New Internationalist

On the world’s factory floor

Issue 423

Facts and figures about China’s growth and what it costs.

It’s hard to imagine that before 1979 – the year that China opened its economy to world trade – buying goods ‘Made in China’ was rare. Since then its exports have increased by more than 10,000 per cent.2 Averaging nearly 10 per cent yearly growth over the last decade,1,2 China is leading the capitalist pack. And this year is no exception. As the global economy declines, commentators say that China’s economy will defy the trend and grow between 5.5 and 8 per cent.3 But with growth come costs. Here are just a few…

Click the image to enlarge it (this is how the page appeared in the magazine), or read on for the figures below.

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China could consume more than half the world’s key resources within a decade.4 China is presently consuming more than:

  • 1/2 of the world’s seaborne iron ore5
  • 1/3 of the world’s aluminium5
  • 1/2 of the world’s copper5

In 2007, China gobbled up

  • nearly half of the world’s hard coal production6
  • nearly 1/10 of the world’s oil production7

Global consumption Made in China

  • 104 million China’s manufacturing workforce8
  • 5.4 million Estimated loss of jobs in China for every 1% downturn in its economy3
  • 1/10 The average wage in China compared to Europe and the US9
  • 10 cents The average amount Chinese manufacturers receive for their designer clothes from every $1 sale in the US8
  • 18 hours The length to which working days can extend in the busiest manufacturing months8
  • ‘F’ The grade given by the Ministry of Health to China’s oversight of occupational disease8

Manufacturing goods account for 90 per cent of China’s exports.10 China makes:

  • 1/2 of the world’s clothes10
  • 1/2 of the world’s computers10
  • More than 1/2 of the world’s digital electronics10
  • More than 3/4 of the world’s toys10

Roughly 30% goes to the US, 26% goes to Japan and 16% goes to the European Union.11

Jobs and profit from manufacturing relocate to China from these countries as a result.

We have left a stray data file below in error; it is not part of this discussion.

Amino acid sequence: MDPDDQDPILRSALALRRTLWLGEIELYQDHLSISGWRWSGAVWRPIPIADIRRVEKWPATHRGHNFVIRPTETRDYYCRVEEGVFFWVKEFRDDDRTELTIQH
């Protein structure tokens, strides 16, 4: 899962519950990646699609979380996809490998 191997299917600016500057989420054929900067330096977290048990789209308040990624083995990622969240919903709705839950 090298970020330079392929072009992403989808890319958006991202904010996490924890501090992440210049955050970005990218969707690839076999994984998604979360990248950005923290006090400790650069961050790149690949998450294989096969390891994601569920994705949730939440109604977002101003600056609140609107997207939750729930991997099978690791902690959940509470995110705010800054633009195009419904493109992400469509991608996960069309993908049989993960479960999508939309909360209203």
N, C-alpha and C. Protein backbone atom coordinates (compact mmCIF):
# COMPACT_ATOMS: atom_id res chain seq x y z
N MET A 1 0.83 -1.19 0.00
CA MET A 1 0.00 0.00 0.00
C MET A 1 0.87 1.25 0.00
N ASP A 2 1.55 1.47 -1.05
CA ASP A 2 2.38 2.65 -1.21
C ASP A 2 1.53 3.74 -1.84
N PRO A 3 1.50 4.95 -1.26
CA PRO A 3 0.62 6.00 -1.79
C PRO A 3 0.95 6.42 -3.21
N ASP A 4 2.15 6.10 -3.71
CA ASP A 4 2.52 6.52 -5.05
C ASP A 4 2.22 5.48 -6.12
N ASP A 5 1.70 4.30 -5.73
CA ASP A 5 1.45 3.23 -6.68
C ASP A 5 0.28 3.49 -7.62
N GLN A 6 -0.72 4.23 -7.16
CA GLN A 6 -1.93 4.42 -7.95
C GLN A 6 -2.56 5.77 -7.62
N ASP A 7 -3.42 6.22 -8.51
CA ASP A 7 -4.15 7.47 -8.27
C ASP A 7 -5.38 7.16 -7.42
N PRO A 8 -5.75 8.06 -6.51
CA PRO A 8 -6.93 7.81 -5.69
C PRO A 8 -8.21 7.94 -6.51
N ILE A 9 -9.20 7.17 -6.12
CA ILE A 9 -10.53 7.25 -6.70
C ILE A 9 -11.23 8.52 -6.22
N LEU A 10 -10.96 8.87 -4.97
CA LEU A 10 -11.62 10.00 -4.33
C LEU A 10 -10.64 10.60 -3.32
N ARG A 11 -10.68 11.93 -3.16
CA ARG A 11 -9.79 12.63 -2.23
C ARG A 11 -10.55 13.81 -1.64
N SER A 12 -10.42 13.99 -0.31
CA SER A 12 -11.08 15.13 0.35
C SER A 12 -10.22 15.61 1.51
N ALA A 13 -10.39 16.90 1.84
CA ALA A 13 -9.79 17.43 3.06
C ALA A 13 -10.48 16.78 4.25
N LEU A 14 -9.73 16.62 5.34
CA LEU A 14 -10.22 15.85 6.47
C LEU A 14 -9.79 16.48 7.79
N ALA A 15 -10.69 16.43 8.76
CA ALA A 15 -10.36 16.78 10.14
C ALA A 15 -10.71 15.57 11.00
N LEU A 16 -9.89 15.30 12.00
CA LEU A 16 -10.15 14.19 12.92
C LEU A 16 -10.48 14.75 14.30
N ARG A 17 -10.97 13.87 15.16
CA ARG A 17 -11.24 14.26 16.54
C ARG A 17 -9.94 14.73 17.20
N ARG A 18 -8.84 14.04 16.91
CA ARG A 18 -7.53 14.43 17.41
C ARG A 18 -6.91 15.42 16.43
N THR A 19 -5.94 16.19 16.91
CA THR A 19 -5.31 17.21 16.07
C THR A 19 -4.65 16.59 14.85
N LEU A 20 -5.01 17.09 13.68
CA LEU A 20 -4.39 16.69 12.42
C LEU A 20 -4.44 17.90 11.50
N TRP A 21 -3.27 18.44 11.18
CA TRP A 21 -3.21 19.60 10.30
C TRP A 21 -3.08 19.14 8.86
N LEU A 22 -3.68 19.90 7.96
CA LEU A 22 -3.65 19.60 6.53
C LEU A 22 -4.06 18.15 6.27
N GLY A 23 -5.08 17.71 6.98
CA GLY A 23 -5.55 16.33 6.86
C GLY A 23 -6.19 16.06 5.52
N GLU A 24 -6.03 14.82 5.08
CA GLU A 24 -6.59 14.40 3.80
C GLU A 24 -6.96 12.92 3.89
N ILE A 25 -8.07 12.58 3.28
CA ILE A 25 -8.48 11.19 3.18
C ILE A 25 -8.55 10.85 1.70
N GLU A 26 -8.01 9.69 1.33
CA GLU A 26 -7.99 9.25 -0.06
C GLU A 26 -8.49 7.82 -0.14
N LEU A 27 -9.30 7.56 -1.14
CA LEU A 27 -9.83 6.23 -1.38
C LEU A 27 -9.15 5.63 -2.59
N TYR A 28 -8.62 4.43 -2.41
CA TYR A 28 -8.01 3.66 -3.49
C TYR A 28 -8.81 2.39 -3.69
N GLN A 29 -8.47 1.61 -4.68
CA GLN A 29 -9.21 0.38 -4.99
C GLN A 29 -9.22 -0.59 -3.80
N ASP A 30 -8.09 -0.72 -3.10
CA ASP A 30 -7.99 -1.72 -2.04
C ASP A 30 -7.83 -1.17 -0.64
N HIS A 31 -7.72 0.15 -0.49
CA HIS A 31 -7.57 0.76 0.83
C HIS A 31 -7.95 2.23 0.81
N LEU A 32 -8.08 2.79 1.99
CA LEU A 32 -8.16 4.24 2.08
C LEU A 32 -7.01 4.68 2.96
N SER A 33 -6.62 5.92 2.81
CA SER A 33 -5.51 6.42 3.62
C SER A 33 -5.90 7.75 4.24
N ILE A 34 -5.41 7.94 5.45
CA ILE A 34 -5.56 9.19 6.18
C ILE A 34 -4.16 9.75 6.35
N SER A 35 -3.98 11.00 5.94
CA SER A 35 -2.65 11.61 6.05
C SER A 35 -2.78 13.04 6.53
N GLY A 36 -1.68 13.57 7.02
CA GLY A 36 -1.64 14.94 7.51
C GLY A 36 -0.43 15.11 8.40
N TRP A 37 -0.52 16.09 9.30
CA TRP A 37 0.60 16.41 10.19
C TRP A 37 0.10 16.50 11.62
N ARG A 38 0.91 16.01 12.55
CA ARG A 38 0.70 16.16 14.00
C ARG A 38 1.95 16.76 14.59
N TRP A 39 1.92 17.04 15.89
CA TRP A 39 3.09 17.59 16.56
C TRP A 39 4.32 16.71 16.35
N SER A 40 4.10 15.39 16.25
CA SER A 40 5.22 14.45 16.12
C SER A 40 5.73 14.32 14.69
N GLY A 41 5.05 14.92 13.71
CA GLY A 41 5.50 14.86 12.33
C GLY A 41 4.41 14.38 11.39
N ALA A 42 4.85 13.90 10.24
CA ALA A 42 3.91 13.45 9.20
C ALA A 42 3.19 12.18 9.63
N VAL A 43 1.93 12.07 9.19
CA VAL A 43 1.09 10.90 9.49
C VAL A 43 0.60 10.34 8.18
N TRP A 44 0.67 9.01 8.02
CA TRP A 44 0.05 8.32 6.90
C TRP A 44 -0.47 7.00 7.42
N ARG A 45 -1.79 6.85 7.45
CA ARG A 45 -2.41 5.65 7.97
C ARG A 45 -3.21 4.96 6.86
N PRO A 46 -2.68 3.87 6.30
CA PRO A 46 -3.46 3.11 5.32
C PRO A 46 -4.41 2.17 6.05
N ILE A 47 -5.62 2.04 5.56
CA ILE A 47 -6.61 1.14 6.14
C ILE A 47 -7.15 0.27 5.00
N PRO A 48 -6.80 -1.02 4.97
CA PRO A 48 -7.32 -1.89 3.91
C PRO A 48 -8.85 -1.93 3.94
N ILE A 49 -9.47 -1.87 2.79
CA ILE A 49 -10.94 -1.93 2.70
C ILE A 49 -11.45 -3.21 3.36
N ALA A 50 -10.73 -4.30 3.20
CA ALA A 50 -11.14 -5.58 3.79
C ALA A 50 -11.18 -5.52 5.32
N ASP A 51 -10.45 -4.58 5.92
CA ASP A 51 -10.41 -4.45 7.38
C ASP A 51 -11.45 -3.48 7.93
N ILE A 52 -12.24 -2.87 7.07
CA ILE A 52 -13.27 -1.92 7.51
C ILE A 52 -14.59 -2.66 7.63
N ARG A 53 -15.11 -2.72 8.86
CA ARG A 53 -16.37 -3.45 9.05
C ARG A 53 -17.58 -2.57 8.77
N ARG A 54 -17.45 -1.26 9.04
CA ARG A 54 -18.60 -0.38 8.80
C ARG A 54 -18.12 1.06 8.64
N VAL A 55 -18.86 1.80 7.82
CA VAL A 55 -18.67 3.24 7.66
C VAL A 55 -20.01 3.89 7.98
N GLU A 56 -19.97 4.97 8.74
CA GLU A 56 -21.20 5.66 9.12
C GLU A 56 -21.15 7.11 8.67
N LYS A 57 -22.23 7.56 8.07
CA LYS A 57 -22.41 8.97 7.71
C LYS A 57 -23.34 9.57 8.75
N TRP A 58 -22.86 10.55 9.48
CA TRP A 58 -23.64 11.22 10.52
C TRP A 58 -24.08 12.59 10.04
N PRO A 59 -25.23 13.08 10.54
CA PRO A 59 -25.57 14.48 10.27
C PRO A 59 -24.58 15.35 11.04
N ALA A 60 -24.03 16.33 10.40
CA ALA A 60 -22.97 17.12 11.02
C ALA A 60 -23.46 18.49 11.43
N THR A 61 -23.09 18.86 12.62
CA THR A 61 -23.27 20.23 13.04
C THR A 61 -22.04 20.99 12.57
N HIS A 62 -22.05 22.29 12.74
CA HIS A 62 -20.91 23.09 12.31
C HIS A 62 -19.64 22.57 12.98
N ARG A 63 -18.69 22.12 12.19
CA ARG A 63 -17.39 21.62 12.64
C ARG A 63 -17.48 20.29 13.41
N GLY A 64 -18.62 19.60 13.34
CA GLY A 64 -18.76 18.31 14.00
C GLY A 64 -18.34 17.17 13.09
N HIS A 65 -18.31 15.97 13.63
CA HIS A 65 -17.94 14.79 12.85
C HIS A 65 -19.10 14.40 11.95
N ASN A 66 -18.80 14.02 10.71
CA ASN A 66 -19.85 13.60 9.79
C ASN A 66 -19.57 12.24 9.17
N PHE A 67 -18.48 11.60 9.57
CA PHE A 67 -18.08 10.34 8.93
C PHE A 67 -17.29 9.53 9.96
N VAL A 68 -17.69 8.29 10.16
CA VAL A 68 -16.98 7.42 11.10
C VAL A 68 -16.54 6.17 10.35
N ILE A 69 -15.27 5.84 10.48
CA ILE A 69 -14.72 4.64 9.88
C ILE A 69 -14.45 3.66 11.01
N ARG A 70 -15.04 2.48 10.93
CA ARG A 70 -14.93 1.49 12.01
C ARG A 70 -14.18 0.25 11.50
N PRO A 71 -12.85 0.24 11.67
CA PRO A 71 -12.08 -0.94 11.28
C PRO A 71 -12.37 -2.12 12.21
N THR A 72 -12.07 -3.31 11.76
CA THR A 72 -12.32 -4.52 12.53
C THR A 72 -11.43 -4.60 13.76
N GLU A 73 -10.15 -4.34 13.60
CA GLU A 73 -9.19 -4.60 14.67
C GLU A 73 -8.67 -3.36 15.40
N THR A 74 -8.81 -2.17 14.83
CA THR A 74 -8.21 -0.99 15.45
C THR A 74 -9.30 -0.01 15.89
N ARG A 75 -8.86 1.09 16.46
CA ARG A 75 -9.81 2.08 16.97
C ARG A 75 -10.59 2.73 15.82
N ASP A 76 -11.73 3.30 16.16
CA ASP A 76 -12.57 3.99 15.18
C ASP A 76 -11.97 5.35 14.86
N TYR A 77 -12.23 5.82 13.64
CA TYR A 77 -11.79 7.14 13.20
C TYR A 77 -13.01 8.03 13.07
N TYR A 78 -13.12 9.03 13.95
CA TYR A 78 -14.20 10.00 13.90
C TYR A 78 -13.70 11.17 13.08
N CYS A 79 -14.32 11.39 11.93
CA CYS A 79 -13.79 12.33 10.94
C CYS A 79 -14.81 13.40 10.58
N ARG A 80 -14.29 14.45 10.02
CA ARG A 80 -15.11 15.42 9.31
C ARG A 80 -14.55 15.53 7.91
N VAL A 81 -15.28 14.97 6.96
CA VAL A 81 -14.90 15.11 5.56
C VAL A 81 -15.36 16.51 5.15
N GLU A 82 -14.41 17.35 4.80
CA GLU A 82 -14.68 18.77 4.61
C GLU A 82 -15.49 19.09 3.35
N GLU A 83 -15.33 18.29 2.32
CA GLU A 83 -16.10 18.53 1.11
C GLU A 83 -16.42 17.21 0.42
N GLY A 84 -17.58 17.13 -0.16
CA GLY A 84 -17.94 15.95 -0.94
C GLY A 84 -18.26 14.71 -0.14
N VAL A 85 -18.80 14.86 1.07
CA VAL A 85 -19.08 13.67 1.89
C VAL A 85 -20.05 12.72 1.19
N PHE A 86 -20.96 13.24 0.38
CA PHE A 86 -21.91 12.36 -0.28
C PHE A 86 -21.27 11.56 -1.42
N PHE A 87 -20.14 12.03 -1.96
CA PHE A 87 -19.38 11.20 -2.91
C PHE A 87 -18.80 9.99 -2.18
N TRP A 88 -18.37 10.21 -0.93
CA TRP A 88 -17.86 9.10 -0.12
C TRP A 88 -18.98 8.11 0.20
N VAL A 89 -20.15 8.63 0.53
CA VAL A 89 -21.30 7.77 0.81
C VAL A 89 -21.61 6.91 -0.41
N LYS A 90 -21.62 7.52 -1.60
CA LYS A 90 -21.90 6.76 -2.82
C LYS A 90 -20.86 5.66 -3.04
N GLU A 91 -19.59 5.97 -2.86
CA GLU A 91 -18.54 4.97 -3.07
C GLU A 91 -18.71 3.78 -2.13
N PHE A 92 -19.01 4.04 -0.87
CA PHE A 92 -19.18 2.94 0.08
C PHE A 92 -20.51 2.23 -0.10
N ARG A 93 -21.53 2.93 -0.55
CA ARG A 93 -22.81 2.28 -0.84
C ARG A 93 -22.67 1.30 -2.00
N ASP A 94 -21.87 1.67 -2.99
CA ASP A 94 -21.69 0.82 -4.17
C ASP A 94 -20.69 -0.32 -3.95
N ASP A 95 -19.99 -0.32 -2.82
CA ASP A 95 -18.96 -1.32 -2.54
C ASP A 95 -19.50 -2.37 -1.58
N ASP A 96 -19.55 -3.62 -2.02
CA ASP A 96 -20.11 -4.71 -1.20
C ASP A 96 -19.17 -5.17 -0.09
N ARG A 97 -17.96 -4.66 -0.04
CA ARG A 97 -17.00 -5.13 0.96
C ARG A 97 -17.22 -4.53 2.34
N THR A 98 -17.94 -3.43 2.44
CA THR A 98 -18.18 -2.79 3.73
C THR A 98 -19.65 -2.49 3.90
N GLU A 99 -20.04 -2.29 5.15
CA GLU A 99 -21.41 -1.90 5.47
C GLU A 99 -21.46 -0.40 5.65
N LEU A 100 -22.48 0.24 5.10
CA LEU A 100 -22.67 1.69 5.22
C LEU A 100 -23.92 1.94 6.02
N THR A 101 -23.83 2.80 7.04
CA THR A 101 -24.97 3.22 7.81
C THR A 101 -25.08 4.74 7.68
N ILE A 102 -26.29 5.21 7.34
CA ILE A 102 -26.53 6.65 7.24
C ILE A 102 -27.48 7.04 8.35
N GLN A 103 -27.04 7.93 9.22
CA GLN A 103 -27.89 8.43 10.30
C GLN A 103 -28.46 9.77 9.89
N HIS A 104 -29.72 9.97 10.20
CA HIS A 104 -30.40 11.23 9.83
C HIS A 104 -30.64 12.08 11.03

1. The US-China Business Council, China’s Economic Statistics, 2009.
  2. From 1979 to 2008, exports increased from $14 billion to $1,429 billion. Wayne M Morrison, China’s Economic Conditions, Congressional Research Service, Washington, March 2009.
  3. World Bank, China Quarterly Update & Global Economic Prospects, March 2009.
  4. The Times (London), ‘China’s Growth could Spark Political Tension’, 28 January 2008 quoting Vivek Tulpule, mining giant Rio Tinto’s chief economist.
  5. Press release, Rio Tinto announces pioneering strategic partnership with Chinalco,  12 February 2009.
  6. 46% - World Coal Institute.
  7. 9.3% – BP Statistical Review of World Energy 2008.
  8. Alexandra Harney, The China Price – The true cost of Chinese competitive advantage, Penguin Press, New York, 2008.
  9. Will Hutton, The writing on the wall – China and the West in the 21st Century, Abacus, London, 2007.
  10. Martin James, ‘The New Silk Road’ on the online service of The World Magazine (United Arab Emirates) –
  11. Shaun Breslin, China and the Global Political Economy, Palgrave Macmillan, New York, 2007.

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This article was originally published in issue 423

New Internationalist Magazine issue 423
Issue 423

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